'Whale Vomit' Chunk Slated to Sell for $11K at Auction

Whale_vomit
A chunk of whale vomit, found on a North Wales beach, has been auctioned off. Adam Partridge Auctioneers & Valuers

A dog walker on a North Wales beach recently happened across a smelly chunk of ambergris, also known as "whale vomit." This waxy, grayish material is produced in the bile ducts of sperm whales and helps them pass sharp objects like squid beaks through their intestines. Contrary to its popular name, it actually usually leaves the whale's body through feces, though it can less commonly be expelled through vomit.

Perhaps surprisingly, it has several properties that make it widely sought after. It has a unique odor, reminiscent of "scented cow dung," according to Bloomberg. (After floating in the ocean for years it picks up different odors, making it reminiscent of "tobacco, Brazil nuts, a fern copse, or the wood in old churches," Bloomberg noted.)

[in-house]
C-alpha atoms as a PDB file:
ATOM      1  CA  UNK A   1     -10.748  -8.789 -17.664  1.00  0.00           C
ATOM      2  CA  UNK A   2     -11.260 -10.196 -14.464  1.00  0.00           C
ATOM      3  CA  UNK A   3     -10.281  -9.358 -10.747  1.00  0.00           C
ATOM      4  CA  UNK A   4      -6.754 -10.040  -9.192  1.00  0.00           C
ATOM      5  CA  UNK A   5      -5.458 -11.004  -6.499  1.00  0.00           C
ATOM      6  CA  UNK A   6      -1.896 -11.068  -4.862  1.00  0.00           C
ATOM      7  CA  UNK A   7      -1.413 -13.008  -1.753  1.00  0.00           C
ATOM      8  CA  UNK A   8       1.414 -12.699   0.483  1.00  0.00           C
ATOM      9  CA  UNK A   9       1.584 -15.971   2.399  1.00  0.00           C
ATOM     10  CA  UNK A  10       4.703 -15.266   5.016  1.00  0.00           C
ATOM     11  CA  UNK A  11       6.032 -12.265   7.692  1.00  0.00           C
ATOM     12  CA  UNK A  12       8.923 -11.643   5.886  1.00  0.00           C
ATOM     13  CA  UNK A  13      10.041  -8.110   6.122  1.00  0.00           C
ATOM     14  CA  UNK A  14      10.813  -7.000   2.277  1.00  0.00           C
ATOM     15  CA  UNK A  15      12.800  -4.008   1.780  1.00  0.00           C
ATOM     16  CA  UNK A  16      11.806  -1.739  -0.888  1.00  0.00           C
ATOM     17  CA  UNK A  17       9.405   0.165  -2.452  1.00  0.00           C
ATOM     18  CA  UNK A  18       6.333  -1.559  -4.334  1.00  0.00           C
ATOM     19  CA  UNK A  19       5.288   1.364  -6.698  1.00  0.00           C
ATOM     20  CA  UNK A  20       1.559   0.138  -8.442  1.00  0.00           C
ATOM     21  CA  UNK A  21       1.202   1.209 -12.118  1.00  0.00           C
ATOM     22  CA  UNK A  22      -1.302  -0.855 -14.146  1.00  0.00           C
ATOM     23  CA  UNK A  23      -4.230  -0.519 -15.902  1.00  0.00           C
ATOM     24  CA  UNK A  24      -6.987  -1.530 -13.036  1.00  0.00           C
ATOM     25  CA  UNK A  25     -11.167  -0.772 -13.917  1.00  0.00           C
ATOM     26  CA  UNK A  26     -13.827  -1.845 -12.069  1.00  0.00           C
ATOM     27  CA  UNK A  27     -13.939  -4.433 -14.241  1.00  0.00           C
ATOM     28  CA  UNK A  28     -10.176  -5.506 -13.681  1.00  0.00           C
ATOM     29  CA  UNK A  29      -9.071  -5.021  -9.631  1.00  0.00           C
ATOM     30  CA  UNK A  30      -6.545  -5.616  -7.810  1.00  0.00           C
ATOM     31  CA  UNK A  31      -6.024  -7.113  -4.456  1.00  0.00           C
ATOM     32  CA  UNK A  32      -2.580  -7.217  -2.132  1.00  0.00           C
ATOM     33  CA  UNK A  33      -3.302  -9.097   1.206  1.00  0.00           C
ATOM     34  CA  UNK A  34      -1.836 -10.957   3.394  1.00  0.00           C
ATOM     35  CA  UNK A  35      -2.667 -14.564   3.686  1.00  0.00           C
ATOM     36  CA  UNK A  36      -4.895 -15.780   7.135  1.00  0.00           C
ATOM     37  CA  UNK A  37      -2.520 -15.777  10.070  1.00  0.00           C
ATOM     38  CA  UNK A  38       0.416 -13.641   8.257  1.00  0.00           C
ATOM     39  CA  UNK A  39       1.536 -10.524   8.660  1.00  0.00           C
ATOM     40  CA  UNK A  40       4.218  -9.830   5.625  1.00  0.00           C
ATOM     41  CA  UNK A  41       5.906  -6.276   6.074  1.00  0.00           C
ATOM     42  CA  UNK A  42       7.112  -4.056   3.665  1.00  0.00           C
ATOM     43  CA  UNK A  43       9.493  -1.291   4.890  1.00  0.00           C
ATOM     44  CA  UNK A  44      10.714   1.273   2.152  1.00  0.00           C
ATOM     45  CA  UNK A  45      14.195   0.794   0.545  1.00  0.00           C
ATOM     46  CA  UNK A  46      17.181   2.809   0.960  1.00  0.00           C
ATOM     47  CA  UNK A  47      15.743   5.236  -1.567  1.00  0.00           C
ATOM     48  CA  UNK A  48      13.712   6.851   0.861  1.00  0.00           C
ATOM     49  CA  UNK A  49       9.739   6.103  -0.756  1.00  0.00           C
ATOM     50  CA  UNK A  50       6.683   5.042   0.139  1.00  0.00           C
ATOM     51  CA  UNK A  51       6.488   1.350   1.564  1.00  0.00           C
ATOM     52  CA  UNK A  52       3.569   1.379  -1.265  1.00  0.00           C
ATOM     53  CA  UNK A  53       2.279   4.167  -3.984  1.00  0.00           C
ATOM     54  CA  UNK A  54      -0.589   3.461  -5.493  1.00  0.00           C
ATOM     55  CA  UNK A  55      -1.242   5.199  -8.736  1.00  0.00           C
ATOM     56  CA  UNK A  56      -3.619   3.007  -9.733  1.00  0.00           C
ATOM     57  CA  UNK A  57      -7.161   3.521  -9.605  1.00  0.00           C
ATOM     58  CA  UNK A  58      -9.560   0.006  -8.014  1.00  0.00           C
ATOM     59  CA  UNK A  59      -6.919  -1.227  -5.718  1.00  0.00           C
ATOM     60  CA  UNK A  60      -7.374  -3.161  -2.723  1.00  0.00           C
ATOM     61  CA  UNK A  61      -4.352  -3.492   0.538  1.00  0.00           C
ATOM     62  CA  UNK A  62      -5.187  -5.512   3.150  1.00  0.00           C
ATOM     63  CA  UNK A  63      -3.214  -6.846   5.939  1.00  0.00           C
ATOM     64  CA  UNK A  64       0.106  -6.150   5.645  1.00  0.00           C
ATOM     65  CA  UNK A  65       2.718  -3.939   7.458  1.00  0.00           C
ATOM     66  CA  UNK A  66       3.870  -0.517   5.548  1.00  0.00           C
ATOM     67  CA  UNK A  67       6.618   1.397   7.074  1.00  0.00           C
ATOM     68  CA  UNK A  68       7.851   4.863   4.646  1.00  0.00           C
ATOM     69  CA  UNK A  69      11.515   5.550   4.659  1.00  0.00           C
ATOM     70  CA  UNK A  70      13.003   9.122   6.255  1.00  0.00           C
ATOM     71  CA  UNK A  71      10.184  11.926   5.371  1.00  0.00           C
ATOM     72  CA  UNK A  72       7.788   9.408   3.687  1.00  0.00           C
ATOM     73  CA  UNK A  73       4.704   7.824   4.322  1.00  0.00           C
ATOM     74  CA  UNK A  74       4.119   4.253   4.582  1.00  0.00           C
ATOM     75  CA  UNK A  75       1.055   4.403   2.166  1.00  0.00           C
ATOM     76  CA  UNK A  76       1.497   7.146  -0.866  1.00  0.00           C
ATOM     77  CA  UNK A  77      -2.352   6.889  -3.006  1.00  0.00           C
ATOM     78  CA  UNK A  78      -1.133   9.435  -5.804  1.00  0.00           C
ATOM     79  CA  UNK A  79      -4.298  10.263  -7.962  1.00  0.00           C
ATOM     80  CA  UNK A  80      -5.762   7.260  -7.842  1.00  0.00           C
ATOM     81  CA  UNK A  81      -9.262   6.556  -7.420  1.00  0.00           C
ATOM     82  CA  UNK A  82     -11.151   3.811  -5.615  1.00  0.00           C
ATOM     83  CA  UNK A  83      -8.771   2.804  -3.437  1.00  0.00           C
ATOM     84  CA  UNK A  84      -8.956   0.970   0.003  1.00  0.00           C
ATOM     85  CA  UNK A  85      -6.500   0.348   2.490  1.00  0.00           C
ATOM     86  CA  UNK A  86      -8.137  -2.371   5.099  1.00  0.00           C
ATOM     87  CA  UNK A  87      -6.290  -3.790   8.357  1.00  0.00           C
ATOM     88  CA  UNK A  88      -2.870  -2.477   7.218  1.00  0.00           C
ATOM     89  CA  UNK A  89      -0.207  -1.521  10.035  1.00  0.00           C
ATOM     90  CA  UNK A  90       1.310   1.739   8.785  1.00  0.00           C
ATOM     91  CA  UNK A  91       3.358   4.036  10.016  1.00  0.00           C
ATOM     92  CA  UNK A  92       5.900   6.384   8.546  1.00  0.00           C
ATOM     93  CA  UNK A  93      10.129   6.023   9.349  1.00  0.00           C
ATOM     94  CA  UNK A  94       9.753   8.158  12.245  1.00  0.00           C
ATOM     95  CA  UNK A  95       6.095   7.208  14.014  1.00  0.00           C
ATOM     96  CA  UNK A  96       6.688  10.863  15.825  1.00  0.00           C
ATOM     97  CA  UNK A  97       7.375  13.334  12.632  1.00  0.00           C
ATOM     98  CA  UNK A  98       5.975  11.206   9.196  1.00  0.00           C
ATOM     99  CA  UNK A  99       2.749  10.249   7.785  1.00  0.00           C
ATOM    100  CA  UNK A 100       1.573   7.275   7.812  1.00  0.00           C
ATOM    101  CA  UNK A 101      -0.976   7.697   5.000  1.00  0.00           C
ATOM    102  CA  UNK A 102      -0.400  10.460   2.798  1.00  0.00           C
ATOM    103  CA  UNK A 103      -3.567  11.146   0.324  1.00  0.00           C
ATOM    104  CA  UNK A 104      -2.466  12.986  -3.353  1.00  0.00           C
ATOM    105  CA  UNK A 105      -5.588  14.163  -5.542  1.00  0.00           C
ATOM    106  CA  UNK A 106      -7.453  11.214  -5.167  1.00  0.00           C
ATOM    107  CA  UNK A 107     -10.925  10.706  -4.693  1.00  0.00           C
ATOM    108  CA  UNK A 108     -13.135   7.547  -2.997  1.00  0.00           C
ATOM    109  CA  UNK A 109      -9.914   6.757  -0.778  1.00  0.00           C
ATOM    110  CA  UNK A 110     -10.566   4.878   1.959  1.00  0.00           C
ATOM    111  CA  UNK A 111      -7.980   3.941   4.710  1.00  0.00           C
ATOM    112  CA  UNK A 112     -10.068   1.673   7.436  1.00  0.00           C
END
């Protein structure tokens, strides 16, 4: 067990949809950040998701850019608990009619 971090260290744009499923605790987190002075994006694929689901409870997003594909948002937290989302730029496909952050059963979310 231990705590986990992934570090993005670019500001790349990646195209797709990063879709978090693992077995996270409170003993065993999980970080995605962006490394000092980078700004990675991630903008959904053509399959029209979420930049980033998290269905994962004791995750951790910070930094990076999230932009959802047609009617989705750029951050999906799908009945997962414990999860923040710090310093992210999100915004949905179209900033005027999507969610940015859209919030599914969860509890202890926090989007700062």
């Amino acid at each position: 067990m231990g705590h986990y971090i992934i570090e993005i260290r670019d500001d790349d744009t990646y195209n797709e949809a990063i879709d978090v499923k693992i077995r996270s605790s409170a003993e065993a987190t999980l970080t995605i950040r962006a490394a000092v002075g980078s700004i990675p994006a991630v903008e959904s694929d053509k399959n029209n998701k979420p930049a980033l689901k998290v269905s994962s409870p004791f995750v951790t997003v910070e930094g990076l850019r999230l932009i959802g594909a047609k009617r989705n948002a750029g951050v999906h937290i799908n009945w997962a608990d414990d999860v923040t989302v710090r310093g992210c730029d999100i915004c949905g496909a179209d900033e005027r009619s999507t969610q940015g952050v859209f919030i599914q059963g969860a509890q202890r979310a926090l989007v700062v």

The dog walker recognized that the substance might be valuable and got in touch with an auctioneer, who estimates that the chunk, which weighs 2.2 pounds, could fetch nearly $11,000 at auction, according to Wales Online. Ambergris finds have made some lucky beachcombers rich. In 2011, 90 pounds of the substance were discovered on New Zealand's North Island, fetching the finders a rumored $400,000.

In case you're in the market for a bit of ambergris, this particularly piece goes on auction at Adam Partridge Auctioneers & Valuers in Macclesfield, England, on September 25.

'Whale Vomit' Chunk Slated to Sell for $11K at Auction | Tech & Science